The approach taken by Gauwarowe and Weenagamin to their negotiations with the Dutch reflected the fluid nature of these Algonquian alliances. The sachems described their relationship with the communities as “taking them under our protection.” Weenagamin, for example, said that he had taken under his protection Nisinckqueyhacky, a village where the “Matinecock now reside.” He did not say that all the Matinecocks, who occupied the area from the Nissequogue west to present-day Queens, were now tributaries under his protection. This is a good example of the fluid nature of local identities and is likely related to a pattern of family relationships.
The separate negotiations between Guawarowe and Weenagamin, the two sachems from opposite ends of the island and the Dutch, reflect both the level of social organization in these Algonquian villages as well as the nature of Kieft’s War. The villages were based on extended family kinship systems rather than on “tribal-based” political structures. The sachem’s authority rested on his powers of persuasion and his oratory skills. Decisions about war and peace, therefore, were likely to be quite fluid. The villages listed by Gauwarowe and Weenagamin had likely decided independently to end their war and sought protection in a unified approach to the Dutch. The war, therefore, was a classic asymmetric confrontation, waged by uncoordinated local war parties against the scattered Dutch homesteads on western Long Island.
Kinship-based Family Hunting Territories.
The negotiations between the Matinecocks, Massapequas, and the eastern sachems in the documents cited above are better understood within the context of the anthropological research by Frank Speck in his advocacy work for the Algonquian bands of the Ottawa valley and by William Christie Macleod for his study of Iroquois and western Long Island Algonquians early in the twentieth century. Speck’s research on the role of family hunting territories for his PhD dissertation (1915) was entered into a legal challenge against the Canadian government’s assertion that aboriginal peoples had no “sense of land possession” and therefore had no basis for their claims. Speck noted that proprietary rights in these territories could, be passed down from one generation to the next through either the maternal or paternal lines of descent.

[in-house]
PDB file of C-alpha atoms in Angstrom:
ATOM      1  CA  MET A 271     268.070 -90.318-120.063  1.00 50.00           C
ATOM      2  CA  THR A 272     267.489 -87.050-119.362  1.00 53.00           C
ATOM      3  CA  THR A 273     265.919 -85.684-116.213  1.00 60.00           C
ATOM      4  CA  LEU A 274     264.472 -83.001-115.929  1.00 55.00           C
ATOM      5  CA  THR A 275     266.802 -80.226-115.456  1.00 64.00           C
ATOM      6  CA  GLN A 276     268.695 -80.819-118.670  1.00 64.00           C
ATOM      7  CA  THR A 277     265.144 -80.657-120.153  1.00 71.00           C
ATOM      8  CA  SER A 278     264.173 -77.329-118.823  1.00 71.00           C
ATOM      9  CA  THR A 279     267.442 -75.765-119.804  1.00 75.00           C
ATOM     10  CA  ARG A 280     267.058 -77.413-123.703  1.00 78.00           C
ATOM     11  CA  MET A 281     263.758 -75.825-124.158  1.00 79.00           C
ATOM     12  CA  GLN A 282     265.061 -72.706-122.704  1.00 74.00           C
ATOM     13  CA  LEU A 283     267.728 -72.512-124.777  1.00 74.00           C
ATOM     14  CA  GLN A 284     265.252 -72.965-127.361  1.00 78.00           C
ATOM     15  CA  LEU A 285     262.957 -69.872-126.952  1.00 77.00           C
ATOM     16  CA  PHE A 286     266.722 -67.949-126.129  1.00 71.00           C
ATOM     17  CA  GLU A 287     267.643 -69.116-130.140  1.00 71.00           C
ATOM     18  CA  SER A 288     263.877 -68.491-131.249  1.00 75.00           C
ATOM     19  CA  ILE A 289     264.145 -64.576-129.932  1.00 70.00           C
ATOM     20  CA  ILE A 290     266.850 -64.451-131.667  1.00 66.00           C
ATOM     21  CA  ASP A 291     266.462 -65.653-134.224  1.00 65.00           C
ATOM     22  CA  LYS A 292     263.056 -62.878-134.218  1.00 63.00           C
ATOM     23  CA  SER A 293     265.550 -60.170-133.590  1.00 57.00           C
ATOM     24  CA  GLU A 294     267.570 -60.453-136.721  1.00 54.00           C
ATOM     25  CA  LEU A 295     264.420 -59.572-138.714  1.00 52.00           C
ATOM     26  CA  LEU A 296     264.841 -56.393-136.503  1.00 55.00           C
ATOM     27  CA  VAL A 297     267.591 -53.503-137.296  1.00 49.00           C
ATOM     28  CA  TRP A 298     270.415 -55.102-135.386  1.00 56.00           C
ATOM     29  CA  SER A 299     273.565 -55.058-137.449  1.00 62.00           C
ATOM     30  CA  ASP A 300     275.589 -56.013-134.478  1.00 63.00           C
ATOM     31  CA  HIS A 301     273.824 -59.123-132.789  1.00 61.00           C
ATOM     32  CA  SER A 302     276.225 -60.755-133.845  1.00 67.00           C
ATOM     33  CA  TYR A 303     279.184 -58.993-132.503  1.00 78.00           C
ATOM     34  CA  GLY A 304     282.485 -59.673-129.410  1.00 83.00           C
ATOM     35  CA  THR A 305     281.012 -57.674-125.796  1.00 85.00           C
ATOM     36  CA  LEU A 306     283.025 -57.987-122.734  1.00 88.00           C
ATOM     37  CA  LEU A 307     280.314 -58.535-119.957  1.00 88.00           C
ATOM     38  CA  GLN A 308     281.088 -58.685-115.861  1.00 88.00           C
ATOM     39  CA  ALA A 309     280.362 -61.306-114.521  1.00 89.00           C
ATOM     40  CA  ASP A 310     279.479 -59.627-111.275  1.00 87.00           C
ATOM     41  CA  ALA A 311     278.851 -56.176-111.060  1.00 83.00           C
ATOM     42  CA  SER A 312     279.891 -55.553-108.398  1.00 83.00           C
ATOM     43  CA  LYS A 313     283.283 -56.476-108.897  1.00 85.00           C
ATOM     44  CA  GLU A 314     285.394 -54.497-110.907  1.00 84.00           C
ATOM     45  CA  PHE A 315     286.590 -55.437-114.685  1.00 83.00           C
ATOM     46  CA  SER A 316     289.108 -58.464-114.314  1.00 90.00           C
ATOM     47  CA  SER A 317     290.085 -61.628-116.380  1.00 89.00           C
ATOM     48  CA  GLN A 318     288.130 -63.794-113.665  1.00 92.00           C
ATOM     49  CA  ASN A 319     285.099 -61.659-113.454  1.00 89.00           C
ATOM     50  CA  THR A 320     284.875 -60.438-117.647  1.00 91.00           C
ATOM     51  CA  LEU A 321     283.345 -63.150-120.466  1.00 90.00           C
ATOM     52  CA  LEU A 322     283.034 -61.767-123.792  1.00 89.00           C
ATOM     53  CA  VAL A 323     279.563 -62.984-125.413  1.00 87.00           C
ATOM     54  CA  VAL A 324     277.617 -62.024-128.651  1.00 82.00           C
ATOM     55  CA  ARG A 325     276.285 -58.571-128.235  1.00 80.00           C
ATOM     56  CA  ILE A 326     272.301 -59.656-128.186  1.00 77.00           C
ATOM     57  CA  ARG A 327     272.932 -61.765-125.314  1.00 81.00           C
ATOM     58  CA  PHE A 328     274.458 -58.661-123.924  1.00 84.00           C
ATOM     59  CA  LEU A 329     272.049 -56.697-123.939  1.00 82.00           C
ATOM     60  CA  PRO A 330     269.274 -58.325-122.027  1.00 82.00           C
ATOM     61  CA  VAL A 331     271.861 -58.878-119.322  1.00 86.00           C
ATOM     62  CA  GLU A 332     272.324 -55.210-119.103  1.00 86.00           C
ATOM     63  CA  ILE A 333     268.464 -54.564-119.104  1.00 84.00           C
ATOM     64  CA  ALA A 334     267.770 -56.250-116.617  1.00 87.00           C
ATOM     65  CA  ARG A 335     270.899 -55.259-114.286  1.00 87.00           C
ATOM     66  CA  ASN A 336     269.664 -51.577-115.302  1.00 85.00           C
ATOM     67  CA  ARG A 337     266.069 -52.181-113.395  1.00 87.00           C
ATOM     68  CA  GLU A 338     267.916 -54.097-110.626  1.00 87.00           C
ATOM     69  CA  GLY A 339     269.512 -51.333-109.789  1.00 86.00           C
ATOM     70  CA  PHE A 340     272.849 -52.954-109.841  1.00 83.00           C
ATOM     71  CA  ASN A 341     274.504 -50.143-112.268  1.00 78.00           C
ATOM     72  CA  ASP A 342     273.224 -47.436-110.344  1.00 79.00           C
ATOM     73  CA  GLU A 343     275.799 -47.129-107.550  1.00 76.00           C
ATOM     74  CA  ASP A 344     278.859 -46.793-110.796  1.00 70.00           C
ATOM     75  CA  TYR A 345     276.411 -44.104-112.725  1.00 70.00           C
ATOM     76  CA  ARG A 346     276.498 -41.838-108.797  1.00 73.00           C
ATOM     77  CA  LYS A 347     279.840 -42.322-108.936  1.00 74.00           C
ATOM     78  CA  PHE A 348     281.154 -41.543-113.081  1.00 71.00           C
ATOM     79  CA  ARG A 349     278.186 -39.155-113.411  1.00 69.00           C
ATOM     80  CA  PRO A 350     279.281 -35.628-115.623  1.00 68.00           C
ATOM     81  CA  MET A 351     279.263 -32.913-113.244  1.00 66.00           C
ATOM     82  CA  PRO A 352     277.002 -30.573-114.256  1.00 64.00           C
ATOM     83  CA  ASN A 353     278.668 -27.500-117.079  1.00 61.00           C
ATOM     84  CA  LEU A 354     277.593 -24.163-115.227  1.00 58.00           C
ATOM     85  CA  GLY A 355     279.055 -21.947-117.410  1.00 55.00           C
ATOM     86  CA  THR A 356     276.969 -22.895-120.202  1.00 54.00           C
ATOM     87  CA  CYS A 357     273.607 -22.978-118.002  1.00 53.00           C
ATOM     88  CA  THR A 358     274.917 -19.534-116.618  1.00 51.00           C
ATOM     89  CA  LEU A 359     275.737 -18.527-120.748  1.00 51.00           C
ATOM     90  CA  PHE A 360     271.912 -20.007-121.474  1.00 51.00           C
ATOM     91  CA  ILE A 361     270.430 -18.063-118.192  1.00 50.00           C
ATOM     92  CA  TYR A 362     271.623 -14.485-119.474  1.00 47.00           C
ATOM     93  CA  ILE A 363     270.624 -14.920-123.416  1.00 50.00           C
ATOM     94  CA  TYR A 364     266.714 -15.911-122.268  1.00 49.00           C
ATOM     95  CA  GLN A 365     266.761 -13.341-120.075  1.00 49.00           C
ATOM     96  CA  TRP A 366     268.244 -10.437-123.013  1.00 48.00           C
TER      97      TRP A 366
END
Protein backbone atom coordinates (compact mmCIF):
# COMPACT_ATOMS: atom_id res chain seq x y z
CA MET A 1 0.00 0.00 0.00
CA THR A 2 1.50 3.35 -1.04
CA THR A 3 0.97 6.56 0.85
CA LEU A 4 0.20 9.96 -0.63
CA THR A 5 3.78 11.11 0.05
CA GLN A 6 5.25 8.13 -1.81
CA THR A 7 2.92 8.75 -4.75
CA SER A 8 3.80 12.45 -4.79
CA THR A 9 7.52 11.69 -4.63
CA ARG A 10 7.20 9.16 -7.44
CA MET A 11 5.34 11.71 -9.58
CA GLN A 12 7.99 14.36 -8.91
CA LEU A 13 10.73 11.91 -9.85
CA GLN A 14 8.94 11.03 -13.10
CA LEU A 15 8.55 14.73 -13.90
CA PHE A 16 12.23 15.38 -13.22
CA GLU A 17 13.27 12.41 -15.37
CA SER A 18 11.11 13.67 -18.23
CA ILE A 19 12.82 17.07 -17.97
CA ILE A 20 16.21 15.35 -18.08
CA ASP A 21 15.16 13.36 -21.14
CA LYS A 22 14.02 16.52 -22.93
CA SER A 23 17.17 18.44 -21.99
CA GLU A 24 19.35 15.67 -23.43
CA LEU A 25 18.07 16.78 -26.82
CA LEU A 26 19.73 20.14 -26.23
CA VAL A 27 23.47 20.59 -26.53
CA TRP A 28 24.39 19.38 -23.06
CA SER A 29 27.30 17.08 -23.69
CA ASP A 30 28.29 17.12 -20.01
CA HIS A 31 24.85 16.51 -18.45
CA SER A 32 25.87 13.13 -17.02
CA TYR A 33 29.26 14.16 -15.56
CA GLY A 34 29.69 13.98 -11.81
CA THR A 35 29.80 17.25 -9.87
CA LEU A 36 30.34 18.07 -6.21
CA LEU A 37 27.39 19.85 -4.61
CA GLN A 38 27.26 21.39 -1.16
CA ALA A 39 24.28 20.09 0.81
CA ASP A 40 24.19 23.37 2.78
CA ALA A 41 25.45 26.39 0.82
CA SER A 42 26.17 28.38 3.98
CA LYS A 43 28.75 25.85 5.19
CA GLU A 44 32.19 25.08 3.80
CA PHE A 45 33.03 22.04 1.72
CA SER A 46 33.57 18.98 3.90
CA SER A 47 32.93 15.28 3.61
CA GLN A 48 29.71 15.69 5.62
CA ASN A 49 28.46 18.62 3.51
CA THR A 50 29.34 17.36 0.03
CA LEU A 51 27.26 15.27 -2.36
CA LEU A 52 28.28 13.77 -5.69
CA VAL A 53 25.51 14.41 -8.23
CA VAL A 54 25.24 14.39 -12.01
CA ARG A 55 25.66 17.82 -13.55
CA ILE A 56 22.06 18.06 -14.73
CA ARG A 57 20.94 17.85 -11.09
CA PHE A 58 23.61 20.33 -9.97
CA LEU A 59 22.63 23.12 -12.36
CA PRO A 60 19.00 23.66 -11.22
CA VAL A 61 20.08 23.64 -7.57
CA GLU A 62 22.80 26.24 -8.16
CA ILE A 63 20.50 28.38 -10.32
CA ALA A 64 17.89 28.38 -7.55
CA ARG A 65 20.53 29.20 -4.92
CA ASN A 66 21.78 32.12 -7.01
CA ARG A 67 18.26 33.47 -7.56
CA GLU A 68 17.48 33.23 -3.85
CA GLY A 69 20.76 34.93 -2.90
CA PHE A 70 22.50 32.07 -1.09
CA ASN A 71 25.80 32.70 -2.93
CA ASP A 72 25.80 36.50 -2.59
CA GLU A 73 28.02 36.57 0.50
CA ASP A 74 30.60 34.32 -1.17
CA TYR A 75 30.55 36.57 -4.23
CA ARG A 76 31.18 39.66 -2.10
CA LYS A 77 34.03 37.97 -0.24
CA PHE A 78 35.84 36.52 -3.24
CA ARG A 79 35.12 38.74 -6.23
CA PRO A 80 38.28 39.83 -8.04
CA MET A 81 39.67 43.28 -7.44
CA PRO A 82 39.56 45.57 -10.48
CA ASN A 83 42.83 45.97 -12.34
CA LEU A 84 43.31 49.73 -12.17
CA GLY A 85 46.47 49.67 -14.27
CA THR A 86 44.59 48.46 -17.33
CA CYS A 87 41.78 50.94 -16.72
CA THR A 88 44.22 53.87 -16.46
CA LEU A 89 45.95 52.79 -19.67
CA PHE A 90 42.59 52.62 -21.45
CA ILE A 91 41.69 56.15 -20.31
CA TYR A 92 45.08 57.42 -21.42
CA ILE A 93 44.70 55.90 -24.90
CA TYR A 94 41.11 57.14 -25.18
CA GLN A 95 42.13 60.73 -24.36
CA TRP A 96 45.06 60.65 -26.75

Speck’s analysis was the subject of debate for the next two decades, but the focus of the disagreements among anthropologists centered around the historical origin of this practice, not the practice itself. Eleanor Leacock, in her thesis on the Montagnais hunting territories in Canada, argued that these cultural patterns only emerged after contact with the European fur trade in Canada and were not pre-contact, traditional aboriginal cultural institutions. Edwin Rogers Service (1963) and more recently Harvey Feit disagreed with Leacock, arguing that although the practice was connected with the fur trade, the family-controlled hunting territories had deep prehistoric roots. Leacock, however, never disputed the existence and significance of family based proprietary structures.